Mirror, Mirror: From shoe store owner to shoe designer
Elena Brennan is beaming behind a row of colorful oxfords. After eight years at the helm of Bus Stop Boutique, one of the city's swankiest specialty shoe stores, Brennan debuted her own collection of flats in metallic, suede, and spectator styles Thursday, with the Bus Stop logo boldly stamped into the insole. It's not every day that an independent shoe store owner designs her own private label.
Elena Brennan is beaming behind a row of colorful oxfords.
After eight years at the helm of Bus Stop Boutique, one of the city's swankiest specialty shoe stores, Brennan debuted her own collection of flats in metallic, suede, and spectator styles Thursday, with the Bus Stop logo boldly stamped into the insole. It's not every day that an independent shoe store owner designs her own private label.
"This is the Audrey," Brennan said, picking up the first shoe in the glamorous old-Hollywood lineup. The Audrey - yes, as in Hepburn - is a milky white slip-on with a black toe cap and sole.
Next was the Mae (West) in all silver, followed by the Zsa Zsa (Gabor), a rosy-mauve-ish shoe with a metallic patch on the back.
"The laceless oxford is such a classic shoe," said Brennan as she readied her 1,100-square-foot store for a cocktail party and unveiling of the collection, called Bus Stop X All Black. About 150 fashion insiders attended, from blogger Ian Michael Crumm to America's Next Top Model alum Cory Wade Hindorff.
"This shoe - like the classic beauties - is elegant, strong, and bold," Brennan said, "and sultry and sensual at the same time."
That day, Brennan sold 31 pairs of the oxfords, including one to me - the Zsa Zsa. How could I could resist something that can go with everything? My little black dress(es) can't wait.
There are 12 pairs in the collection, including an all-white shoe with a natural blond sole (meet Grace) named after Philadelphia's own. On the flip side, there is a mostly black shoe. But the Marilyn pops with a pink patent leather back. Like its namesake, Ms. Monroe, the shoe has a bit of an unexpected twist.
Brennan opted to create a menswear-inspired flat because, frankly, it's more comfortable. It's also right in line with this season's trends, so the style can be worn as easily with spring jumpsuits and pleated maxis as it can with boyfriend jeans or dressy joggers.
A fashionista can pair her Bus Stop X All Black's with contrasting tights, Brennan said, or slip her feet in sans socks. The shoes, which retail for $195, are 100 percent leather inside and come in sizes 36 (size 6) to 41 (size 101/2).
Brennan had been thinking about designing a Bus Stop shoe for a few years, but she needed help with design. And, she said, without connections, finding a place to manufacture shoes stateside is difficult.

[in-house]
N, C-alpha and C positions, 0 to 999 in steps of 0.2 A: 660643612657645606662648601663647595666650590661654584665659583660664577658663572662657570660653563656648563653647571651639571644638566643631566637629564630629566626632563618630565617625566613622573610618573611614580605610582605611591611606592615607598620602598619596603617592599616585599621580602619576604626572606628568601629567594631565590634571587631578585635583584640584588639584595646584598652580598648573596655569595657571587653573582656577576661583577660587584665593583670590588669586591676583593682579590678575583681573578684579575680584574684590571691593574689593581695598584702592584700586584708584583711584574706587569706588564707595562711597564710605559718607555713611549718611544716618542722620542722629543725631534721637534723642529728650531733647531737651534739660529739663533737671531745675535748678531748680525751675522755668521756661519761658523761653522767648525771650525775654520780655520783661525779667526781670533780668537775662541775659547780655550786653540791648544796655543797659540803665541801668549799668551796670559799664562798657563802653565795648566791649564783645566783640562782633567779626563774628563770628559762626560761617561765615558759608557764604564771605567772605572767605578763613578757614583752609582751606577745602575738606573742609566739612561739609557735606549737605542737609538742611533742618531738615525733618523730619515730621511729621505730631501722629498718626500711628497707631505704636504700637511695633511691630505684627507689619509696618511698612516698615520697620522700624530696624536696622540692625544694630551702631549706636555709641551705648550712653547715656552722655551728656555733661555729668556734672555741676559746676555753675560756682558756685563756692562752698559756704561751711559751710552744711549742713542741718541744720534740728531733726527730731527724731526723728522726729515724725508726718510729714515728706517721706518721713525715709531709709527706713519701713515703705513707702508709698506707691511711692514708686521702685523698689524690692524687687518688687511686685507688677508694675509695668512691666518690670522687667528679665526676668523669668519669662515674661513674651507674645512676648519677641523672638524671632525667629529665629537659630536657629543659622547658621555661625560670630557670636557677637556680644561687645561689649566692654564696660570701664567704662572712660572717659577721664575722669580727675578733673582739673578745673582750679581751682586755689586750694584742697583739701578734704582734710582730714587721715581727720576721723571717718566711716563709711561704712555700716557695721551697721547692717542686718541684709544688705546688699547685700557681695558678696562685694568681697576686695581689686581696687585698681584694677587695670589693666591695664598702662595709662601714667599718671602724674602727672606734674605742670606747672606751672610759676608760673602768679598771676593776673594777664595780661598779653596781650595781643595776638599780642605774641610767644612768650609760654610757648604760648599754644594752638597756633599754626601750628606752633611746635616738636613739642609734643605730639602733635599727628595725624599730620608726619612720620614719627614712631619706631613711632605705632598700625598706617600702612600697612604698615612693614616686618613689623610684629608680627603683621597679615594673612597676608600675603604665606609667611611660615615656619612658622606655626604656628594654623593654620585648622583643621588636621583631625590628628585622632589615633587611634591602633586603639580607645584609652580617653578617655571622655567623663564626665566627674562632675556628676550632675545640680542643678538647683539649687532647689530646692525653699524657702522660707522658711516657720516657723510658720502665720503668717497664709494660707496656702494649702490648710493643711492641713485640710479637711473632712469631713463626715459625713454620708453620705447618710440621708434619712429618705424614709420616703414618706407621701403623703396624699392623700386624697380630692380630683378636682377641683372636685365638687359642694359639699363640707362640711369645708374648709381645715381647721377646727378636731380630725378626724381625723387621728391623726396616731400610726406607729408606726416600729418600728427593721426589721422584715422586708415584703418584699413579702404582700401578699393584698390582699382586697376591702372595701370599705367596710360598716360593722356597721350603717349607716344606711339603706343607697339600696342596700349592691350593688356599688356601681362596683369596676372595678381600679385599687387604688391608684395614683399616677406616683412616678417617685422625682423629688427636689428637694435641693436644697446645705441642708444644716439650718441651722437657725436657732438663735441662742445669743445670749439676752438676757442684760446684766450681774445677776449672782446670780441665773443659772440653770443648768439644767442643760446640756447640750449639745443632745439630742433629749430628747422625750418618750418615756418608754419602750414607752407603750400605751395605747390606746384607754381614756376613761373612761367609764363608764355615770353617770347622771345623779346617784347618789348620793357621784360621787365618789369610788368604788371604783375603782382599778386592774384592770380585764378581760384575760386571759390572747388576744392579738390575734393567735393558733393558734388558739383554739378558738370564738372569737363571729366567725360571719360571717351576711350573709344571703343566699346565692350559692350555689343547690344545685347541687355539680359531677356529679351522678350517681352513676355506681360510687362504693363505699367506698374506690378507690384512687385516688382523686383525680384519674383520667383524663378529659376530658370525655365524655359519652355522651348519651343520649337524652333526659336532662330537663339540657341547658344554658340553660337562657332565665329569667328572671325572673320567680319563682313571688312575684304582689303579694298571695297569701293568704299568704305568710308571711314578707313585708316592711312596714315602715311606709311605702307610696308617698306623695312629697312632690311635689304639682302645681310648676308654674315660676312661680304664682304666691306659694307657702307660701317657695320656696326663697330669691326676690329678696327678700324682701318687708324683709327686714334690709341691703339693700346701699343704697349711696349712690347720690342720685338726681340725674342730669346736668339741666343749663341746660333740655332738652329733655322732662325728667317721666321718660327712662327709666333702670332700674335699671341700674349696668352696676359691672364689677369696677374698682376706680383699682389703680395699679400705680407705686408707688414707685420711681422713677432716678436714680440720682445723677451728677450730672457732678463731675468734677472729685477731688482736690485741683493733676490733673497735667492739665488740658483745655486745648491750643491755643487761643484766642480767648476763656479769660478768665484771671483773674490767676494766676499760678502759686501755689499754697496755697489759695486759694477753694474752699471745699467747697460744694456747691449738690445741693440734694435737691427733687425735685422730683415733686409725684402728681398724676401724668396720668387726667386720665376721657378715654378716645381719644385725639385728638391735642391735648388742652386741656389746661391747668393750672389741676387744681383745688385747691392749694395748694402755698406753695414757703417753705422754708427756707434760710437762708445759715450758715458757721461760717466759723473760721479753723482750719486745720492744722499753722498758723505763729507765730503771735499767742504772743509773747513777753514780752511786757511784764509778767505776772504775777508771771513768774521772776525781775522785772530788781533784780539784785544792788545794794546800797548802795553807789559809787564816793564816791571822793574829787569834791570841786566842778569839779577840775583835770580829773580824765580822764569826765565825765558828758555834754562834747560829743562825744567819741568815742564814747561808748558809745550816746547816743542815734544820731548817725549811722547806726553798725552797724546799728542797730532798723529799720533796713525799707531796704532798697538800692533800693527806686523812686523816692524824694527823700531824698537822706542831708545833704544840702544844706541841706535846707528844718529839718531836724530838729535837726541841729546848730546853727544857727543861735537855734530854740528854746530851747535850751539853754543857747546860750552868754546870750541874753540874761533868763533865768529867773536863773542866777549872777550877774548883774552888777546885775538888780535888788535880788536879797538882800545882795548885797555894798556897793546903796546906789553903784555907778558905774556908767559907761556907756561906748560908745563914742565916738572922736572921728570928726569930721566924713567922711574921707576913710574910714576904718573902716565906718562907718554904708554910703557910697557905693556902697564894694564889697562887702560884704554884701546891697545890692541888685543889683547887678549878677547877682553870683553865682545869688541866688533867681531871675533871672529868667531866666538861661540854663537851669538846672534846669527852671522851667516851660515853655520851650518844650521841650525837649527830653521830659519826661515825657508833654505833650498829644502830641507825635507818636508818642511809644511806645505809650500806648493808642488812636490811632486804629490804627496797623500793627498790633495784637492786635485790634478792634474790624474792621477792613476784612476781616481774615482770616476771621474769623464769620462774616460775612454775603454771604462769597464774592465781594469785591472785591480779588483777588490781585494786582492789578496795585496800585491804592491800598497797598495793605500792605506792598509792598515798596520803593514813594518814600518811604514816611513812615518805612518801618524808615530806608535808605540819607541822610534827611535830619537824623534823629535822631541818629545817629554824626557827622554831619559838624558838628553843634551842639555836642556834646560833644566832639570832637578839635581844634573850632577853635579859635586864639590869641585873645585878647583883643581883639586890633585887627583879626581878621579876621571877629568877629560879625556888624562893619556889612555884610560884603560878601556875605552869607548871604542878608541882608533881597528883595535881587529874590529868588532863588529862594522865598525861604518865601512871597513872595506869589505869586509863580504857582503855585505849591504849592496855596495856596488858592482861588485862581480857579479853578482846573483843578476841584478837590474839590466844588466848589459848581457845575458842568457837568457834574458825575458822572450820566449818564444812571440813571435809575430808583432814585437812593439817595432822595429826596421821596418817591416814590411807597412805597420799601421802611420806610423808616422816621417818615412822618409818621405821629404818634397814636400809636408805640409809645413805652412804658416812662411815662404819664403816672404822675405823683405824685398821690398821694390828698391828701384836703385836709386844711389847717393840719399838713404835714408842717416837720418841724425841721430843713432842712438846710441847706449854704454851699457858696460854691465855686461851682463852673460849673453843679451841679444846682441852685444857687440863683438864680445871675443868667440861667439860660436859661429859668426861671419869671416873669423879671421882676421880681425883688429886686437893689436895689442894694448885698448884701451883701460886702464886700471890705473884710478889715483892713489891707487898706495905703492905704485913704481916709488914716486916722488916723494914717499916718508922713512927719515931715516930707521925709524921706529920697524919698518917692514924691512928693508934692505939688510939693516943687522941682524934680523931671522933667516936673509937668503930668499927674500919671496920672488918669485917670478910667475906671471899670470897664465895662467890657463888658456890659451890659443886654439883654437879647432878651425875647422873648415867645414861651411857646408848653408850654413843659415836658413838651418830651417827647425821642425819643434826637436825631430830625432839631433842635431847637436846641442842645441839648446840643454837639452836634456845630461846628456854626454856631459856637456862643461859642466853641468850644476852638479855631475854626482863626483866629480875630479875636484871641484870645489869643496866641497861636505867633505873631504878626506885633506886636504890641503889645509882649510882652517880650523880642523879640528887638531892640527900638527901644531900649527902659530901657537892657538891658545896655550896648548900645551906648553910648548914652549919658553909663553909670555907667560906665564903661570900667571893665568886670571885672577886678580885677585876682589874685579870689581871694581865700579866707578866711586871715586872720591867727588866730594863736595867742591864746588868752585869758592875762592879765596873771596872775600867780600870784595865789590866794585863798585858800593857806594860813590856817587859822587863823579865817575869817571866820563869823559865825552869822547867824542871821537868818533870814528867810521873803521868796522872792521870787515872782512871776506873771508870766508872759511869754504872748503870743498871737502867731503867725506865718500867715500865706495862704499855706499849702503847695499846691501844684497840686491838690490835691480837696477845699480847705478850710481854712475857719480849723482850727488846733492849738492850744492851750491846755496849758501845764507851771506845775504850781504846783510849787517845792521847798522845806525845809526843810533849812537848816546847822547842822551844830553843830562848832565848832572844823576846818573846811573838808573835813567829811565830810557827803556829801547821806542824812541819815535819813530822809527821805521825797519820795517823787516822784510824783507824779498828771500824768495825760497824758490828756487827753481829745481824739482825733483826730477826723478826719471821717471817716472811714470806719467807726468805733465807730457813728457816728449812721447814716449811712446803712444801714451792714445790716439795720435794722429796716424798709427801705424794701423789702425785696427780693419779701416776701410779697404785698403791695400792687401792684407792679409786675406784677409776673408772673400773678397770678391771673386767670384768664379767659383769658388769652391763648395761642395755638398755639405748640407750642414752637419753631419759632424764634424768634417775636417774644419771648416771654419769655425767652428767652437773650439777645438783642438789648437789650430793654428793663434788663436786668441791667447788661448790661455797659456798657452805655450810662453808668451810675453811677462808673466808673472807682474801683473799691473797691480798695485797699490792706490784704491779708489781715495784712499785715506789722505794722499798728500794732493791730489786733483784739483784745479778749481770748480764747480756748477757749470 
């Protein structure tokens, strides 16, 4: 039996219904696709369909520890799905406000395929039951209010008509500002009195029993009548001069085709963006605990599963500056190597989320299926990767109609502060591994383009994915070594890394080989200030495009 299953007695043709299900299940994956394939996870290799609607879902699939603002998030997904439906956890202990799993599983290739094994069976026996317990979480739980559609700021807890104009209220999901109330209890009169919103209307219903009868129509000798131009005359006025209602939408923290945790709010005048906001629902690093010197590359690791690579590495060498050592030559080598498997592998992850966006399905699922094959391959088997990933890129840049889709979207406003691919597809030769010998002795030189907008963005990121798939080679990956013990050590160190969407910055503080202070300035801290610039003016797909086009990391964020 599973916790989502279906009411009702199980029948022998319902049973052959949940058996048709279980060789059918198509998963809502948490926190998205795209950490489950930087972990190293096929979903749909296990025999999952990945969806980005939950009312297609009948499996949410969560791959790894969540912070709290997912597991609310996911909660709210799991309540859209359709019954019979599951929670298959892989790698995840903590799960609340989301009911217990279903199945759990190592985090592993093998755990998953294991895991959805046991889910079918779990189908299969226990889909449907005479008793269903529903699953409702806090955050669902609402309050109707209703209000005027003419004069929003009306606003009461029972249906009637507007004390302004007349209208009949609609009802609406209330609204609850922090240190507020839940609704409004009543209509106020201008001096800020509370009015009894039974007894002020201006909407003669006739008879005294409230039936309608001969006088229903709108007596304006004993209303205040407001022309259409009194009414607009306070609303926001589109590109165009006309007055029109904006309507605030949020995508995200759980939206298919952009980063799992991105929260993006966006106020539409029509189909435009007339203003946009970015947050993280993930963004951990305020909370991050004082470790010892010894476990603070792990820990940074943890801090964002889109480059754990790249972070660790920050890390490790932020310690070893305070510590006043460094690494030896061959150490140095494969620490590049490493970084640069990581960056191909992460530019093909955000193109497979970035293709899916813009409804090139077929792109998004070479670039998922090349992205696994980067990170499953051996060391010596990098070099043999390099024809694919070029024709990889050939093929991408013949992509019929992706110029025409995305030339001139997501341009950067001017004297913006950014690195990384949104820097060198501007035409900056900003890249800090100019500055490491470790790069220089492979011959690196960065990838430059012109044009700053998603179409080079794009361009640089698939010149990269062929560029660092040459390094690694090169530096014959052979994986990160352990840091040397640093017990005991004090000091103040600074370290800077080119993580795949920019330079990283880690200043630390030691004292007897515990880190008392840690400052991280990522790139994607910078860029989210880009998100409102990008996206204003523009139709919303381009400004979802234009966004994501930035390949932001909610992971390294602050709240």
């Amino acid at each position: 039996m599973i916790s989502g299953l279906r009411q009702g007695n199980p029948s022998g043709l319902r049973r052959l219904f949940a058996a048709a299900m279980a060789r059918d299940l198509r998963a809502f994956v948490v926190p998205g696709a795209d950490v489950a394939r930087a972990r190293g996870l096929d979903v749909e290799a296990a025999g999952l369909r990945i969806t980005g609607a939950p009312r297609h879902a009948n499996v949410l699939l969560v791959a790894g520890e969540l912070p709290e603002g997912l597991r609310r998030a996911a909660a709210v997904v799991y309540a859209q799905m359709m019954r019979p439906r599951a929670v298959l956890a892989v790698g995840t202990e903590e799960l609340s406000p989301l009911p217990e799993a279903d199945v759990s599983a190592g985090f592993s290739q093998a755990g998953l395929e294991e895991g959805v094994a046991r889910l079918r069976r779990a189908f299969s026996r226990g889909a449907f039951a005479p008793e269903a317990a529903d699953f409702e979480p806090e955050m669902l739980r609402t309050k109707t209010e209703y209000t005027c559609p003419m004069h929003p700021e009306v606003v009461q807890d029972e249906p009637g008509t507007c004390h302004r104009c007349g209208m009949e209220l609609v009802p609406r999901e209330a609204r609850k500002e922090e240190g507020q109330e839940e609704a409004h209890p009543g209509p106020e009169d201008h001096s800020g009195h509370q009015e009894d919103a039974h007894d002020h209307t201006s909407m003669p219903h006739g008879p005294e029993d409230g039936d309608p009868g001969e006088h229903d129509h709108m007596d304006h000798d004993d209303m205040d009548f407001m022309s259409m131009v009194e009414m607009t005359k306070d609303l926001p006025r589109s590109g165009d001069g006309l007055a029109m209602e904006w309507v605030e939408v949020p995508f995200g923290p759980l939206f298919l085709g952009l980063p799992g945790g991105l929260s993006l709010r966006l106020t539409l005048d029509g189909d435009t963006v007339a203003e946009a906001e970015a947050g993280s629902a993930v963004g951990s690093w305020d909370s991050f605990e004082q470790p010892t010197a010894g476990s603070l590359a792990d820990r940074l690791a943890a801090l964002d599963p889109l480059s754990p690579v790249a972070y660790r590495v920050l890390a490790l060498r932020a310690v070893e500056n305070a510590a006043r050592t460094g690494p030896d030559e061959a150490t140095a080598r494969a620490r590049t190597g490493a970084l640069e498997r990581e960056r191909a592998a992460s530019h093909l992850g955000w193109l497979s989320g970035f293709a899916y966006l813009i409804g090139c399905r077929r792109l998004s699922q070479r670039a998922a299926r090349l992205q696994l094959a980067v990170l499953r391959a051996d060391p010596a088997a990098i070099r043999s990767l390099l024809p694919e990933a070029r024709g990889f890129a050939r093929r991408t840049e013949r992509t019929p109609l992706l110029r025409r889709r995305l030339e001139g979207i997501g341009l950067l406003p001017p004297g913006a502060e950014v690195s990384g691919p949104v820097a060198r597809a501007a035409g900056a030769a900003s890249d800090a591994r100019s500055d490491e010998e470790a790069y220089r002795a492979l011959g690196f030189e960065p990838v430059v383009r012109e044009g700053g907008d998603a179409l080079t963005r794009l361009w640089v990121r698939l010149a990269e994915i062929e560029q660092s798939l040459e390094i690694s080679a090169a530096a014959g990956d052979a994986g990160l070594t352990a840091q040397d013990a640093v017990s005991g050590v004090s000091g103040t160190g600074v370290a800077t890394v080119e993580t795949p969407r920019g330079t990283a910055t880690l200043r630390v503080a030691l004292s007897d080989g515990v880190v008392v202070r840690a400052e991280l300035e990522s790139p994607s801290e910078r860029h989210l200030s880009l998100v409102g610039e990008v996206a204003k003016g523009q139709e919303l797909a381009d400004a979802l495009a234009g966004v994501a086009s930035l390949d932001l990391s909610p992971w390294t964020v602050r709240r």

Since opening her Queen Village store in 2007, Brennan had carried All Black, a Taiwan-based comfortable - not comfort - line run by Colin Lin.
With its variety of heel heights (kitten to wedge) and mixed-media combinations (suede and patent, patent and matte, or suede and matte), the shoes did well at Bus Stop. Brennan said she had particular success with the pony-hair slip-on oxfords.
"I completely sold out of them," Brennan said.
Last year, Brennan asked All Black's U.S. distributor, Marty Rose, whether the company would be interested in working with Brennan on a collaboration.
"We decided to do a little test," Rose said. "She has excellent taste, and she's very creative, so we took our shoe and put a whole new color mix on it making it a Bus Stop version. It's something our company has never done before."
In July, Brennan started receiving sketches of the shoes, and samples began arriving in October. It took a full year and $20,000 of Brennan's savings to get the Bus Stop X All Black collaboration in her store.
Originally, there were 13 shoes in the collection. But the solid-black Ginger (Rogers) was just boring.
"The others had more pizzazz," Brennan said in her precise English accent. "So I dropped Ginger."
Contractually, Brennan can't say how many pairs of shoes were manufactured, but she emphasizes that it's a limited-edition capsule collection. That means that when the shoes are gone, they are gone. She's confident that she will turn a profit. And, hopefully, that she'll produce more collections.
"I thought it was time," Brennan said, "for me to put my mark on the kind of shoe that I could say was a Bus Stop shoe."
Why oxfords? Bus Stop owner Elena Brenna talks about her new shoe line. www.philly.com/elizabethwellington